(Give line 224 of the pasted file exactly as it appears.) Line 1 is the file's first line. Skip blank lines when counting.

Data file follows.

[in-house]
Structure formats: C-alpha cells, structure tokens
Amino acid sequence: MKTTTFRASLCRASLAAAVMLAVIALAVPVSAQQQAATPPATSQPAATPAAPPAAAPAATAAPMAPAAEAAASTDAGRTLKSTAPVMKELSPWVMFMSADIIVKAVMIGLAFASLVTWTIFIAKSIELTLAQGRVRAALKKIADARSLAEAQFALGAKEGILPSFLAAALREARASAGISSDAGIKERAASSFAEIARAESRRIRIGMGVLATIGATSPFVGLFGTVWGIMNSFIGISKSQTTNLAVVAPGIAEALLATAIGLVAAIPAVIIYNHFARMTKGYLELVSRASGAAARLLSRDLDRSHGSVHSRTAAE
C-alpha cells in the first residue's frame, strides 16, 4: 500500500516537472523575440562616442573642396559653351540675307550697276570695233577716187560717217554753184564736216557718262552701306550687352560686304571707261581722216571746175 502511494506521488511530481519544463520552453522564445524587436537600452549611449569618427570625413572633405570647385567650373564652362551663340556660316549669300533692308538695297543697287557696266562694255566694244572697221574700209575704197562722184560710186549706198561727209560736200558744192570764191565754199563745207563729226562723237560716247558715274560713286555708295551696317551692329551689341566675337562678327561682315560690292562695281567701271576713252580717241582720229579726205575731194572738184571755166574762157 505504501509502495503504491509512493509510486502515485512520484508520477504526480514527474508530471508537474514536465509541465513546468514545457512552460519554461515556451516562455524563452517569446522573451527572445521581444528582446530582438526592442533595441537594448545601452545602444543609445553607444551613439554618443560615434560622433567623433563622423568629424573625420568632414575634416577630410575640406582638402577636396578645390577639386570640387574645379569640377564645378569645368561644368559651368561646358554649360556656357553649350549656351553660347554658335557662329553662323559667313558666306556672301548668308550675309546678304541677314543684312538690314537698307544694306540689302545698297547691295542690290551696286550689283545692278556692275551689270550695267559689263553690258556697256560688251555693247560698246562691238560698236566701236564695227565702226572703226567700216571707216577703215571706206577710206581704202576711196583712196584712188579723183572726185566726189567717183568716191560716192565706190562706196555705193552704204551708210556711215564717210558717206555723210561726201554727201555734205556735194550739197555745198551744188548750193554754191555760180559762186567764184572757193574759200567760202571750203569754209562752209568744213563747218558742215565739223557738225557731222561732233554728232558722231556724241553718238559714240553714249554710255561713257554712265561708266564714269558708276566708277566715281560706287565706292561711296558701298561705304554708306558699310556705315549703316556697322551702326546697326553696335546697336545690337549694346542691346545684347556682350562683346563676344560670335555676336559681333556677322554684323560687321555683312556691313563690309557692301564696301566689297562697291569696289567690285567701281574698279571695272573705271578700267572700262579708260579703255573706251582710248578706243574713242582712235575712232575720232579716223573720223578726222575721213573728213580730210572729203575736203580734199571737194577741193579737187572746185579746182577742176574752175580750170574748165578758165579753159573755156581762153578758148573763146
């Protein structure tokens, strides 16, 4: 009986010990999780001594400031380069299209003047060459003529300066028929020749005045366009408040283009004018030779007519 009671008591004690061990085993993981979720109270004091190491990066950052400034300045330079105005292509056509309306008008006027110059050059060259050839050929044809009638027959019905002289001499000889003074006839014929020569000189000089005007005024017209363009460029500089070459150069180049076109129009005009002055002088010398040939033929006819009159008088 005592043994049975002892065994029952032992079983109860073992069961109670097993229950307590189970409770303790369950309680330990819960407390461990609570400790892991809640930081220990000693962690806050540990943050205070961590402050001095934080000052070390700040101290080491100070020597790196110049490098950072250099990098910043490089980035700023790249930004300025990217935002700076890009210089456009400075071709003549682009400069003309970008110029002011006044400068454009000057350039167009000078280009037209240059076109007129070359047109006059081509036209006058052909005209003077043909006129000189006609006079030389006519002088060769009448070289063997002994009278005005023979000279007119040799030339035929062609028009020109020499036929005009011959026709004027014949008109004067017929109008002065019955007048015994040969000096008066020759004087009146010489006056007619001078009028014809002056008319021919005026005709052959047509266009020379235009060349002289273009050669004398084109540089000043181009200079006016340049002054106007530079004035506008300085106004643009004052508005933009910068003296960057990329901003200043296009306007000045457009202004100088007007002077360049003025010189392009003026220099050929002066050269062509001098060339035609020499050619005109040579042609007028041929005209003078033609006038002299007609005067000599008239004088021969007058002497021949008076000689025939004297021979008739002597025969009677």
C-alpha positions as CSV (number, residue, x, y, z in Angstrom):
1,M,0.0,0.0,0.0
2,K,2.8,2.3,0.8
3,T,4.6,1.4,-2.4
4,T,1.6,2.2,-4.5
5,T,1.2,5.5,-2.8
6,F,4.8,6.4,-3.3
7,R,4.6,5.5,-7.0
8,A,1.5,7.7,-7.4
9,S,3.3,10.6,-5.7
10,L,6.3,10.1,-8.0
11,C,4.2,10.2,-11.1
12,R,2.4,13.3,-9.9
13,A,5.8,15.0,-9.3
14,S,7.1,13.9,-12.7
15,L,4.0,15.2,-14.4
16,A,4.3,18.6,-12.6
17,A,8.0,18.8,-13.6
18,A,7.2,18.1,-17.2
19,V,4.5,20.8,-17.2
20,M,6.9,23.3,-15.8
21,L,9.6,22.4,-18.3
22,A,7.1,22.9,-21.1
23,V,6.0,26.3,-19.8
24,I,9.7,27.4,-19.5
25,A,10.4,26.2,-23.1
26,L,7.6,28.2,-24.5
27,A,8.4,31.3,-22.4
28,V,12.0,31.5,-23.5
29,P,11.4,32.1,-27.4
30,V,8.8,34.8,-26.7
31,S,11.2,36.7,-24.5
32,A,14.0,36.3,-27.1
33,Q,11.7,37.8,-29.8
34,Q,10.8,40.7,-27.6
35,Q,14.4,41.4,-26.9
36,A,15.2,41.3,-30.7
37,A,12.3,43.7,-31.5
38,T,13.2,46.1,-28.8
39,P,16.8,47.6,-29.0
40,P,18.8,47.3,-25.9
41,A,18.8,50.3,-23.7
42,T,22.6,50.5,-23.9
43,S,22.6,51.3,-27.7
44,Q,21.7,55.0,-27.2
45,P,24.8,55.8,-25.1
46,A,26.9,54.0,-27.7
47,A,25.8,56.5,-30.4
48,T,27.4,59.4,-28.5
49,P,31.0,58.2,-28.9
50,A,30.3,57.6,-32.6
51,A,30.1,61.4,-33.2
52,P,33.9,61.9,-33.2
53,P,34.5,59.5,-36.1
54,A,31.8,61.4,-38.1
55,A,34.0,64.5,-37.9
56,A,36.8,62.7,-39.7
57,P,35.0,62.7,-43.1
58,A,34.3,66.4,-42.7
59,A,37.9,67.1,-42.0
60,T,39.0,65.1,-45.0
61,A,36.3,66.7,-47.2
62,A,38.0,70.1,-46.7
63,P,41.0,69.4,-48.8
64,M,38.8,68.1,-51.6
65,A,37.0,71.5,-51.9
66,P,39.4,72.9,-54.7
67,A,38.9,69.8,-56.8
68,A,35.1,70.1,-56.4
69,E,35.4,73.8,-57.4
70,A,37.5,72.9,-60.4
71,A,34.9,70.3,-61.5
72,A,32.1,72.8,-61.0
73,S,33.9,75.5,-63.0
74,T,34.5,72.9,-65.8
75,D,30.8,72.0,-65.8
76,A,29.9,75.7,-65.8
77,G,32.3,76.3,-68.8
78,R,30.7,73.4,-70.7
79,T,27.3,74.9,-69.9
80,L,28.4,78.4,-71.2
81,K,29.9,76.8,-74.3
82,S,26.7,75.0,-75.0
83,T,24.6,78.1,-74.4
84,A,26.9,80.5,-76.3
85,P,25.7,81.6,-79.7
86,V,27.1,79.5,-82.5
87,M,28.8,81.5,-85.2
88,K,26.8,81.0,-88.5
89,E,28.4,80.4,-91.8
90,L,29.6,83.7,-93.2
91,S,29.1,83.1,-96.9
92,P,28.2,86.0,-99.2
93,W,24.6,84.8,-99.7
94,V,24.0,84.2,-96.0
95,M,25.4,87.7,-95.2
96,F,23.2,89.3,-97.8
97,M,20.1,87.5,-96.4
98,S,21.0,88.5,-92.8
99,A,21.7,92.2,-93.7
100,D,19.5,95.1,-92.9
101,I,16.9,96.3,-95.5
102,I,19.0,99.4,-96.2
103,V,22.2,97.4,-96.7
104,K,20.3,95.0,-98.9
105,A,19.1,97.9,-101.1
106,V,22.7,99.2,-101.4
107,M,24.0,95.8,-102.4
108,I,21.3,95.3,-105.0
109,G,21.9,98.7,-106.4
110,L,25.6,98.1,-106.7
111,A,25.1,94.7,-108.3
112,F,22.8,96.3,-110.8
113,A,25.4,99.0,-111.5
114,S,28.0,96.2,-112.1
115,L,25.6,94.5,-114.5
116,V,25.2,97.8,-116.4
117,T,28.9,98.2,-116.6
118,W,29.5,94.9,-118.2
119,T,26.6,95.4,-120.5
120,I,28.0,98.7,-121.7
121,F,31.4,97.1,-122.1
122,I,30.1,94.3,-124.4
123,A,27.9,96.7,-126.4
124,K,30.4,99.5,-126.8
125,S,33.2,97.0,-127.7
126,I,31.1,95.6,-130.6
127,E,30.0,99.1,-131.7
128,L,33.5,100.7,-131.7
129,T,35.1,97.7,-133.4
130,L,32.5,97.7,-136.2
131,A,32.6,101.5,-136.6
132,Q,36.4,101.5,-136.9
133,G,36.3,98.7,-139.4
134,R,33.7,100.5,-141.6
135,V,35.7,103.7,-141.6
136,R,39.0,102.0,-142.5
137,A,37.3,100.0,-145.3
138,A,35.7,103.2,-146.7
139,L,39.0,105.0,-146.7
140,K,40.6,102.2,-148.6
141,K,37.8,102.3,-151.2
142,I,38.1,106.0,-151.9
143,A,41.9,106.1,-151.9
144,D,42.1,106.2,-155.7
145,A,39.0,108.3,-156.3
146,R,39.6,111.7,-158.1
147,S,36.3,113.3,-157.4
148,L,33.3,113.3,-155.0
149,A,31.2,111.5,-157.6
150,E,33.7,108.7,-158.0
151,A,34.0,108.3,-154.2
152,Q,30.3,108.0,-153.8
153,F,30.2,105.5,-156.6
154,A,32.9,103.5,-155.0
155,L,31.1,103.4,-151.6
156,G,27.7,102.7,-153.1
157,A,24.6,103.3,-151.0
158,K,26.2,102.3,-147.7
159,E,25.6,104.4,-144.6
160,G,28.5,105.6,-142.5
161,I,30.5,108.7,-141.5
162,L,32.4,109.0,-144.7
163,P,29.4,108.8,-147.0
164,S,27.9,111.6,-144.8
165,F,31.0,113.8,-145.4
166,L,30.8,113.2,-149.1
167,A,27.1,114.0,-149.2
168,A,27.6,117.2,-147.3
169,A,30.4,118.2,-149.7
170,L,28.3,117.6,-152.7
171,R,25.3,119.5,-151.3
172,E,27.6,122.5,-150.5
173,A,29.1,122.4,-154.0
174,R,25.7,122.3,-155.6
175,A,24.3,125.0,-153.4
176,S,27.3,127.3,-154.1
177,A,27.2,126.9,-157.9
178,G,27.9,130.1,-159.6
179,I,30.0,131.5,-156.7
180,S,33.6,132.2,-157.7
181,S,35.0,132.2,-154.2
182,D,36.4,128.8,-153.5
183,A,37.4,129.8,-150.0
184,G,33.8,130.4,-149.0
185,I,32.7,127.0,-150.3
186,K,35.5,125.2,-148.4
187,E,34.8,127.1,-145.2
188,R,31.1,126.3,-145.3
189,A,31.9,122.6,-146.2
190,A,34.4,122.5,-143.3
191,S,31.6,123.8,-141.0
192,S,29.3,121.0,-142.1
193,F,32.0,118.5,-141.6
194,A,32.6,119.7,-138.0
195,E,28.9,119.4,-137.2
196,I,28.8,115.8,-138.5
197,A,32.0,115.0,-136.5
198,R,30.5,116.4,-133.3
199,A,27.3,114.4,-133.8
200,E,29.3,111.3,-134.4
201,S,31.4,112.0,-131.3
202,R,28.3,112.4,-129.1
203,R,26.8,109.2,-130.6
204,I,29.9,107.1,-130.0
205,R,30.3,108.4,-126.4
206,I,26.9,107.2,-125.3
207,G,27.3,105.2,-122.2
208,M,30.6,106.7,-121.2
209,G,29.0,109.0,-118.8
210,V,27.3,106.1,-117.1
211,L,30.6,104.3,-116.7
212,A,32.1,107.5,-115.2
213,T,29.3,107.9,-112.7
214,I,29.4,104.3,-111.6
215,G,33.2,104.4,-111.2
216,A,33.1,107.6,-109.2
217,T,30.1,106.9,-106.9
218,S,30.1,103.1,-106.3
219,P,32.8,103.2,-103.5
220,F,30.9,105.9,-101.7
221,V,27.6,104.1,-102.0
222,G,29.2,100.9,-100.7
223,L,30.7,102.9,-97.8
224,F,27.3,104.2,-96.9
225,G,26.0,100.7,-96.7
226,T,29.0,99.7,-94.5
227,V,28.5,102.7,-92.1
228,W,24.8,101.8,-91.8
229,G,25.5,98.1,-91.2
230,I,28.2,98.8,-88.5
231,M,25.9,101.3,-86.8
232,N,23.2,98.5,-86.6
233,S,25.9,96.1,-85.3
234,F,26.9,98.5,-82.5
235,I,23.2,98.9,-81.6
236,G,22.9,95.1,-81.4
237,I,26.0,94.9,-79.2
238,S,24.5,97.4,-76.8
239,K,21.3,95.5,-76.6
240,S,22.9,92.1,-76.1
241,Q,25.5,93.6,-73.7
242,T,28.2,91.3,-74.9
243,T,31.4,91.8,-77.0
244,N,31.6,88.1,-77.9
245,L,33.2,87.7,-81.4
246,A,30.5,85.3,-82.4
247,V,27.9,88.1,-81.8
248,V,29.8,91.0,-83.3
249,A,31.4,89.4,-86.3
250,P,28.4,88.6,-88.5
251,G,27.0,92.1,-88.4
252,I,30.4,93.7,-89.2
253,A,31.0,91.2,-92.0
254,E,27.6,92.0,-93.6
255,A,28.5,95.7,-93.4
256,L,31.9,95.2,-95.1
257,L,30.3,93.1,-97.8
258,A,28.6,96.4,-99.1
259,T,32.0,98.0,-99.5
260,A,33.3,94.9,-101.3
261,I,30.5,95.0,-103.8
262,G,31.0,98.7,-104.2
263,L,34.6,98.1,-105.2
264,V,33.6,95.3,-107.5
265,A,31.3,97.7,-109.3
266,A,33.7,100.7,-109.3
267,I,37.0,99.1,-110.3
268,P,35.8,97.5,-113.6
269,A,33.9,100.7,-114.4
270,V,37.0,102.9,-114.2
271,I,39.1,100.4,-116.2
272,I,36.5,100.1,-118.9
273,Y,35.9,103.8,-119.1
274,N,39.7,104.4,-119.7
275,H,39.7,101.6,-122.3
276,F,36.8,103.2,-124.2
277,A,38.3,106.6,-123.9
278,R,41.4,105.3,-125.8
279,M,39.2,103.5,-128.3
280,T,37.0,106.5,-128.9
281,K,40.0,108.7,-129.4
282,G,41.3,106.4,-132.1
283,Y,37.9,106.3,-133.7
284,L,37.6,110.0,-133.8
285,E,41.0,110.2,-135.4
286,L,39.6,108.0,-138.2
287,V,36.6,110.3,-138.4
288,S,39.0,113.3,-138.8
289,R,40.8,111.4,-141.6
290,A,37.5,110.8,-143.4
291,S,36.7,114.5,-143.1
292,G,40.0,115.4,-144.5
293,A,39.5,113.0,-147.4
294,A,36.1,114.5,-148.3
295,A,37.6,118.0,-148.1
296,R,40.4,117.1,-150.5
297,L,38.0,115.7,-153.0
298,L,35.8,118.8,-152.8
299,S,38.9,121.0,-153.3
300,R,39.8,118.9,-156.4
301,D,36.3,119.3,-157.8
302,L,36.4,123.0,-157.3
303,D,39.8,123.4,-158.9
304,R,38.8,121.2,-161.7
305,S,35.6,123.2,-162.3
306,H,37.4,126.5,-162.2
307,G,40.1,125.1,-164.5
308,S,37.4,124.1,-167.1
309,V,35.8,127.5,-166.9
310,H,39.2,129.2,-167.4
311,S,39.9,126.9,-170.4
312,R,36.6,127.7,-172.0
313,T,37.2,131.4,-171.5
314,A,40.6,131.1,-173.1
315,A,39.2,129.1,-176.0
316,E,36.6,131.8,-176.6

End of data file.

218,S,30.1,103.1,-106.3